It seems like only a couple of years ago (actually it was more like four of five) that I observed a test of waxless cross-country skis. The test was sponsored by the Trak ski company, and the results at that time confirmed the concerns of many of the testers. With the exception of Trak's and a few other waxless models, there was ''a lot of junk on the market,'' as one tester succinctly concluded.
In a few short years the situation has changed radically. Technology in ski making and the way people ski have combined to put enough different kinds of waxable and waxless skis in front of consumers to confuse even knowledgeable skiers.
The good part is that skis generally are much better. The hard part is having to know better than ever what kind of skier you are and what kind of skiing you will predominately indulge in. Do you want a waxable ski ''because the best skiers wax,'' even though you live where there are severe temperature changes and you mainly use your skis for short jaunts in limited time frames? Then you might do more skiing and less waxing and scraping by buying one of the fine new waxless bases now available.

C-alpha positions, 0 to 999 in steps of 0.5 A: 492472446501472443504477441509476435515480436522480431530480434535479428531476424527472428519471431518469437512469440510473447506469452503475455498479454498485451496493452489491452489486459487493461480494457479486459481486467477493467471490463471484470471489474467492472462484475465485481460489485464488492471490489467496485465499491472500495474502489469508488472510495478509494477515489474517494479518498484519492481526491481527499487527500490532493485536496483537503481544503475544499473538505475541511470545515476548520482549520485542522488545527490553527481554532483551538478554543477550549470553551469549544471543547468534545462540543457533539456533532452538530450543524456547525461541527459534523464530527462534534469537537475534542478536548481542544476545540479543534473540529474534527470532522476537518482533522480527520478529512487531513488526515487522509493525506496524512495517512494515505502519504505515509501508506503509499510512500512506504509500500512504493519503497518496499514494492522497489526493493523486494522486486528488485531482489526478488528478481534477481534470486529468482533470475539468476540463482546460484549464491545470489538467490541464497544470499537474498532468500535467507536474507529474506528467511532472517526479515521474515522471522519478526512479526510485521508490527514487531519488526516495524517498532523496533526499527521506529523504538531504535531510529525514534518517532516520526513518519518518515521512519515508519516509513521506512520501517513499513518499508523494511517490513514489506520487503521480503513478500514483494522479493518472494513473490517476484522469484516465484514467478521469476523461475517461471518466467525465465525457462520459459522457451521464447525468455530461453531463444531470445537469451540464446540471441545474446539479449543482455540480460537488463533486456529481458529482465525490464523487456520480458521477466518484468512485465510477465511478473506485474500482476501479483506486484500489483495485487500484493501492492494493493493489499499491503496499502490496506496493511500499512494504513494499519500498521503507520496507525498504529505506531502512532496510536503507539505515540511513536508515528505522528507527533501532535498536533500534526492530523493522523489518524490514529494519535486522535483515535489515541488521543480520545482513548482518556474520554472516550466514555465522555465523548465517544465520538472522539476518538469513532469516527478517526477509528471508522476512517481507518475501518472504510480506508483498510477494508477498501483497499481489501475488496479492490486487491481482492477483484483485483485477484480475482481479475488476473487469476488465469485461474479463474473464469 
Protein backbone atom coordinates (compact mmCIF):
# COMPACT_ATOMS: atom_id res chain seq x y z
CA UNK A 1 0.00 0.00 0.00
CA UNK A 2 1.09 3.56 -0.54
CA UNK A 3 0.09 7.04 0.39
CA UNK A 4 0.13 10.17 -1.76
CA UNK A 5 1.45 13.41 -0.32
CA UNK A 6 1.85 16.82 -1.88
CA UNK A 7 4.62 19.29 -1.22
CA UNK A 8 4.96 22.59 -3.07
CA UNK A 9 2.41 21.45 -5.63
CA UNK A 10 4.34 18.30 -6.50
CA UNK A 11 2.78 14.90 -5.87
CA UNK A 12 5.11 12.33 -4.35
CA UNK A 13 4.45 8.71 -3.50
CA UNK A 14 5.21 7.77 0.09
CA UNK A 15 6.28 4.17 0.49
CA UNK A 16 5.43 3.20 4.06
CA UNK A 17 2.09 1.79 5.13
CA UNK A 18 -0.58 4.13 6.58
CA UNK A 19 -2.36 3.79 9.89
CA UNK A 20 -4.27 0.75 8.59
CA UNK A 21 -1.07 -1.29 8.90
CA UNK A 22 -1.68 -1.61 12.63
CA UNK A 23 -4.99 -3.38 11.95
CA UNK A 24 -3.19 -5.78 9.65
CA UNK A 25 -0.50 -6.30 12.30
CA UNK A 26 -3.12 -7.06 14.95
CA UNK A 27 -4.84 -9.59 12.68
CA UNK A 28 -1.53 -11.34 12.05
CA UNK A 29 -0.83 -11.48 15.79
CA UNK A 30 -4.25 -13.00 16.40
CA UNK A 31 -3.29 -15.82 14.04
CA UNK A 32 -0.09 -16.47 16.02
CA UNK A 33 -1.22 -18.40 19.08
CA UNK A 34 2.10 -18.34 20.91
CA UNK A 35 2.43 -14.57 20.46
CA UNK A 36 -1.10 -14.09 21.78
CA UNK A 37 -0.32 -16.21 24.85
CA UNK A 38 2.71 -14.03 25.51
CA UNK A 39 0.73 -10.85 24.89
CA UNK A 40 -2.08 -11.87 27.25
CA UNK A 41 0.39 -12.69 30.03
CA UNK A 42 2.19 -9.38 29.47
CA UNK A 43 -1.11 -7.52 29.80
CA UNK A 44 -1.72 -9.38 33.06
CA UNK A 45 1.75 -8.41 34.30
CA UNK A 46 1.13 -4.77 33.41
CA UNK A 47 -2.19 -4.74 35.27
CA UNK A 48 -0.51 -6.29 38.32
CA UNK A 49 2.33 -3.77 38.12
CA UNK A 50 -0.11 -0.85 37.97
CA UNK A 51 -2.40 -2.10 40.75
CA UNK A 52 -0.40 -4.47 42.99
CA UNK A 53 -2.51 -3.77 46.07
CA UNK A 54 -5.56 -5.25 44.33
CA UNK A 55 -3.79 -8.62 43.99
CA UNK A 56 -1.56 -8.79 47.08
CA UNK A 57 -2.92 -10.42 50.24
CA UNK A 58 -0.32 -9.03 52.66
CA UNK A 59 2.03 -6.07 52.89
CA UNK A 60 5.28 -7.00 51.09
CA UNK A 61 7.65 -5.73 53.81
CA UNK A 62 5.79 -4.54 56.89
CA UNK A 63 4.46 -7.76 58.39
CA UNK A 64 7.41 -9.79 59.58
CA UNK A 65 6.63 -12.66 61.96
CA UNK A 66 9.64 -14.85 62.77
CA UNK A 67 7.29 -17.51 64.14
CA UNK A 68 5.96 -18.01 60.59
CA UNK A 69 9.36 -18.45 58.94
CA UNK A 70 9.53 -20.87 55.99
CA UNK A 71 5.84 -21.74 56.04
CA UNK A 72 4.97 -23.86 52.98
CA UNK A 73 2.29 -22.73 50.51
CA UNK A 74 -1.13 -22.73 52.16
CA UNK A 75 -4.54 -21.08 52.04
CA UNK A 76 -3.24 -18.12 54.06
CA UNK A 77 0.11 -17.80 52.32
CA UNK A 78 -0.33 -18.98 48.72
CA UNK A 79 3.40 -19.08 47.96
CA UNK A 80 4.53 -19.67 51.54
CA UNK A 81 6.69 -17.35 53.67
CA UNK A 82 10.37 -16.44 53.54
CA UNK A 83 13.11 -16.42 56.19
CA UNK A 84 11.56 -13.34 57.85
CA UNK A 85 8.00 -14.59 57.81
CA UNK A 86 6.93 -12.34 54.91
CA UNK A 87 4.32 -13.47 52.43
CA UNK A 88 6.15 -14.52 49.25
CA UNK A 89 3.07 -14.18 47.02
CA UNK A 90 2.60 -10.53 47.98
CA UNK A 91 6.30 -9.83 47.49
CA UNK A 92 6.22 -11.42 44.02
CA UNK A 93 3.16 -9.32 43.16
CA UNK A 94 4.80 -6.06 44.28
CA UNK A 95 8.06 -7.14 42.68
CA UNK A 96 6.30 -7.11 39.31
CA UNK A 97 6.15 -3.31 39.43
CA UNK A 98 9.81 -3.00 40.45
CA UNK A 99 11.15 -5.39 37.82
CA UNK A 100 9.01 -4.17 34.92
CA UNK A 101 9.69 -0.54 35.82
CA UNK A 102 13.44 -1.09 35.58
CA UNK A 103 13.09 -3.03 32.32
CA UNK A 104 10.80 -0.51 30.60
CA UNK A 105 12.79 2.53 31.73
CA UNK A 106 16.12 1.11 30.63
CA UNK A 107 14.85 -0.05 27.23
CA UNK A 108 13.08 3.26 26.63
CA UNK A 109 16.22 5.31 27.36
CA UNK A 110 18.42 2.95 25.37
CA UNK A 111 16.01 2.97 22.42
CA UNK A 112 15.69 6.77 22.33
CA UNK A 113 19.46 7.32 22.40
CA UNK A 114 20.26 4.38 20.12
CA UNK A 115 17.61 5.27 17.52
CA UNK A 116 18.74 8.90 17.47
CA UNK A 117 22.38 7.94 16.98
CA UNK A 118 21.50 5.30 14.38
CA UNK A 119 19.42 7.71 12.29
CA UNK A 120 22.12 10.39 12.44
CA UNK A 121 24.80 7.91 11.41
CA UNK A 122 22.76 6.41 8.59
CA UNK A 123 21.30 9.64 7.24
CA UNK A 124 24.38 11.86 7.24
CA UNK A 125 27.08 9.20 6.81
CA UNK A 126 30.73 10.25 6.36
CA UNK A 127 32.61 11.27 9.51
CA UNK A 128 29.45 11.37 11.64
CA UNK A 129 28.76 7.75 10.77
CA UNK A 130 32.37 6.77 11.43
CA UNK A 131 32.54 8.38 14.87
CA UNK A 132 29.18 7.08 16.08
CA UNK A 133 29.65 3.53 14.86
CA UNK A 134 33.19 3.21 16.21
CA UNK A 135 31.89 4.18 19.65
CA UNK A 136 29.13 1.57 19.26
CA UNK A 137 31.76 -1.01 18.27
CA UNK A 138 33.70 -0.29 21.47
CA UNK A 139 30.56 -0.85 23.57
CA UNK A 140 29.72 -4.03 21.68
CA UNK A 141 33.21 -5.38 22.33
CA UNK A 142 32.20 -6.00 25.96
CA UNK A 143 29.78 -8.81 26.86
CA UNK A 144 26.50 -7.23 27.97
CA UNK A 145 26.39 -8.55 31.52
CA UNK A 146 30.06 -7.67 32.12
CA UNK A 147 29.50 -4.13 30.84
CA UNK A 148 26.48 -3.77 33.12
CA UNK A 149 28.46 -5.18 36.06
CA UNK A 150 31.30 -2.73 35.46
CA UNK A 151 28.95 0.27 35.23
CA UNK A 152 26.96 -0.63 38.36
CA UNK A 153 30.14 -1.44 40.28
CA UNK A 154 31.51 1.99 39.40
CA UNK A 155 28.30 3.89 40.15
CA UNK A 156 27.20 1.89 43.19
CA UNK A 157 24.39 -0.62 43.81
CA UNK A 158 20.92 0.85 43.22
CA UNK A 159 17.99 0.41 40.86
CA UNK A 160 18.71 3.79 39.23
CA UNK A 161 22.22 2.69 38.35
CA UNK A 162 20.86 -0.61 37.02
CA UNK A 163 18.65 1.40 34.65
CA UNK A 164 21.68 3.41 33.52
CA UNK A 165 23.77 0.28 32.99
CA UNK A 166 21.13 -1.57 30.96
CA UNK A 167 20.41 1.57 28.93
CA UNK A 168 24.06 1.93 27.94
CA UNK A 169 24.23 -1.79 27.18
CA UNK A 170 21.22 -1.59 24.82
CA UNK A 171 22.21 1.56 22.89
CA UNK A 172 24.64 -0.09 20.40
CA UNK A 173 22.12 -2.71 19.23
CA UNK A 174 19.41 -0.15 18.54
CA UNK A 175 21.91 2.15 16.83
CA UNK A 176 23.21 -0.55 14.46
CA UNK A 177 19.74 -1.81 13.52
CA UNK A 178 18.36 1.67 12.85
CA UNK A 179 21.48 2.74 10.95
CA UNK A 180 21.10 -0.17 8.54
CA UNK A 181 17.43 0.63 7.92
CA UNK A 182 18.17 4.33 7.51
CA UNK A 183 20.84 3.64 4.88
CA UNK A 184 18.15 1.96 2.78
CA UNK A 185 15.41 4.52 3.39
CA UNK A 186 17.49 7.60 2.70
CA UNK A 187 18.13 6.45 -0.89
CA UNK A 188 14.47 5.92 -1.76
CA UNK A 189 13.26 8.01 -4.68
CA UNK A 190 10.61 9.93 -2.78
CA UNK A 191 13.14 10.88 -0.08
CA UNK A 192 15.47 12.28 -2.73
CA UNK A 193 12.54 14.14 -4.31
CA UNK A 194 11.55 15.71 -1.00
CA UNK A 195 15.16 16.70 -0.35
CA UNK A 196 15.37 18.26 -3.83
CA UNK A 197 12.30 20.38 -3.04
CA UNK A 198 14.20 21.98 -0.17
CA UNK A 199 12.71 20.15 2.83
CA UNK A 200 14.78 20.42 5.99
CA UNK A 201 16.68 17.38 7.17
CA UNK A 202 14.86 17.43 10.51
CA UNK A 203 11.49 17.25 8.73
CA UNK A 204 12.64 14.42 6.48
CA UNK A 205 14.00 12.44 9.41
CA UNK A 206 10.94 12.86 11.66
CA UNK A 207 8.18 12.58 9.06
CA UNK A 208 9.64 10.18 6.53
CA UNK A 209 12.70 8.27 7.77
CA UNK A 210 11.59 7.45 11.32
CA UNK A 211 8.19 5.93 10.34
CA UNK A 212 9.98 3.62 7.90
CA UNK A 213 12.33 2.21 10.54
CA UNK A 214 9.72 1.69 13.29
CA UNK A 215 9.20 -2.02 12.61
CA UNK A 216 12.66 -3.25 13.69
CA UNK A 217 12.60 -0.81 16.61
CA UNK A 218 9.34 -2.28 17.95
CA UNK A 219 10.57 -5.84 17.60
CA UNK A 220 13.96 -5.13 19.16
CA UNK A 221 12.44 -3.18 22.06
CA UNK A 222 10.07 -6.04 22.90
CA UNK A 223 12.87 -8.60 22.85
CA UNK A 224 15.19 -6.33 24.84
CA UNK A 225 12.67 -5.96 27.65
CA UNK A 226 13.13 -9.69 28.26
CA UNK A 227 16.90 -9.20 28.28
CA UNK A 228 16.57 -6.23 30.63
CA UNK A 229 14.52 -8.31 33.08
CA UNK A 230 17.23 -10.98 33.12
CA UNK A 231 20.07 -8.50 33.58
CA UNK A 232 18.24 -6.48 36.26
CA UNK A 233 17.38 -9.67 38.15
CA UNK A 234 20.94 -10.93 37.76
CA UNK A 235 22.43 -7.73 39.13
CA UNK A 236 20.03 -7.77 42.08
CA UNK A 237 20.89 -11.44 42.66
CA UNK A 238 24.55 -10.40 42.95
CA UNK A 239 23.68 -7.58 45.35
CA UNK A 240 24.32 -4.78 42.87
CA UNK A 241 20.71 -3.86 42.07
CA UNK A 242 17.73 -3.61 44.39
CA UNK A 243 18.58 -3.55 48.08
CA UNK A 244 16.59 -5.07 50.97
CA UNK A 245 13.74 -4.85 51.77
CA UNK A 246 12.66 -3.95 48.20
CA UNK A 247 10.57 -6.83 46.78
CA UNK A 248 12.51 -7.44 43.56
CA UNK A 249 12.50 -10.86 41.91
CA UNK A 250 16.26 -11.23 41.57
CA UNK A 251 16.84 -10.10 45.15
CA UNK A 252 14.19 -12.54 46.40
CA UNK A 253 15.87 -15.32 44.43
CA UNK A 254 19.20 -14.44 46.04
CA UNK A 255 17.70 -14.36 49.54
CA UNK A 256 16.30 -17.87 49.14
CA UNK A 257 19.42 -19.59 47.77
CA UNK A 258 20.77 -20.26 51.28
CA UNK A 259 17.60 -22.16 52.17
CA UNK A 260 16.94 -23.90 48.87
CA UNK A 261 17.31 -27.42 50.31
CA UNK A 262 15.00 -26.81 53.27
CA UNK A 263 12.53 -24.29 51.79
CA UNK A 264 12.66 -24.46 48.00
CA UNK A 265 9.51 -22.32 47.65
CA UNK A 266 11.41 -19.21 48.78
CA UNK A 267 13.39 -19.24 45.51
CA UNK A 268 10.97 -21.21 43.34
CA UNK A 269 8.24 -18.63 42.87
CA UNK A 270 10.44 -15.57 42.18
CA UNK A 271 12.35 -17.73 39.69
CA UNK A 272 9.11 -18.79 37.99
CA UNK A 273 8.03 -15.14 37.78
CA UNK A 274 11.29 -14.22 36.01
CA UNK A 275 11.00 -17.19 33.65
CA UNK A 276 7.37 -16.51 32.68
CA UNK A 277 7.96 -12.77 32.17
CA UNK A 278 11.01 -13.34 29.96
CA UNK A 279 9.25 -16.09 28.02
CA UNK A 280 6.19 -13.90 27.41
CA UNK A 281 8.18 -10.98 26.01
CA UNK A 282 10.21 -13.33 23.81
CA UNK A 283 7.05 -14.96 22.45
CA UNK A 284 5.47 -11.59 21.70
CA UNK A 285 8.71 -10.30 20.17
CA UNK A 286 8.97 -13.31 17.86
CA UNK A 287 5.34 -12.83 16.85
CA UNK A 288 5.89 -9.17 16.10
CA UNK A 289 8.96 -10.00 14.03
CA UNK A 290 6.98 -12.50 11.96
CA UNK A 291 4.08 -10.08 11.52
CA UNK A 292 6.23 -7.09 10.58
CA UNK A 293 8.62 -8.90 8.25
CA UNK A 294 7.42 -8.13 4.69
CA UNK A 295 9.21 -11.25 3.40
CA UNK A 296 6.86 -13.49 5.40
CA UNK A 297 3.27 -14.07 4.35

You need a ski shop with a good Nordic department for guidance through the maze of waxable versus waxless, straight-cut versus side-cut, narrow light touring versus wider touring, even general touring versus all the new metal-edged skis. The latter are used increasingly for downhill skiing on Nordic equipment, but even these models are becoming subdivided into ''backcountry'' and ''packed slopes.''
Keep it simple, and don't forget why you wanted the slippery things in the first place. And remember, the less experienced the skier, the softer flexing ski he or she generally wants. Rarely do even experts want a ski that requires more pressure than one's body weight to flatten the ski's camber to the floor.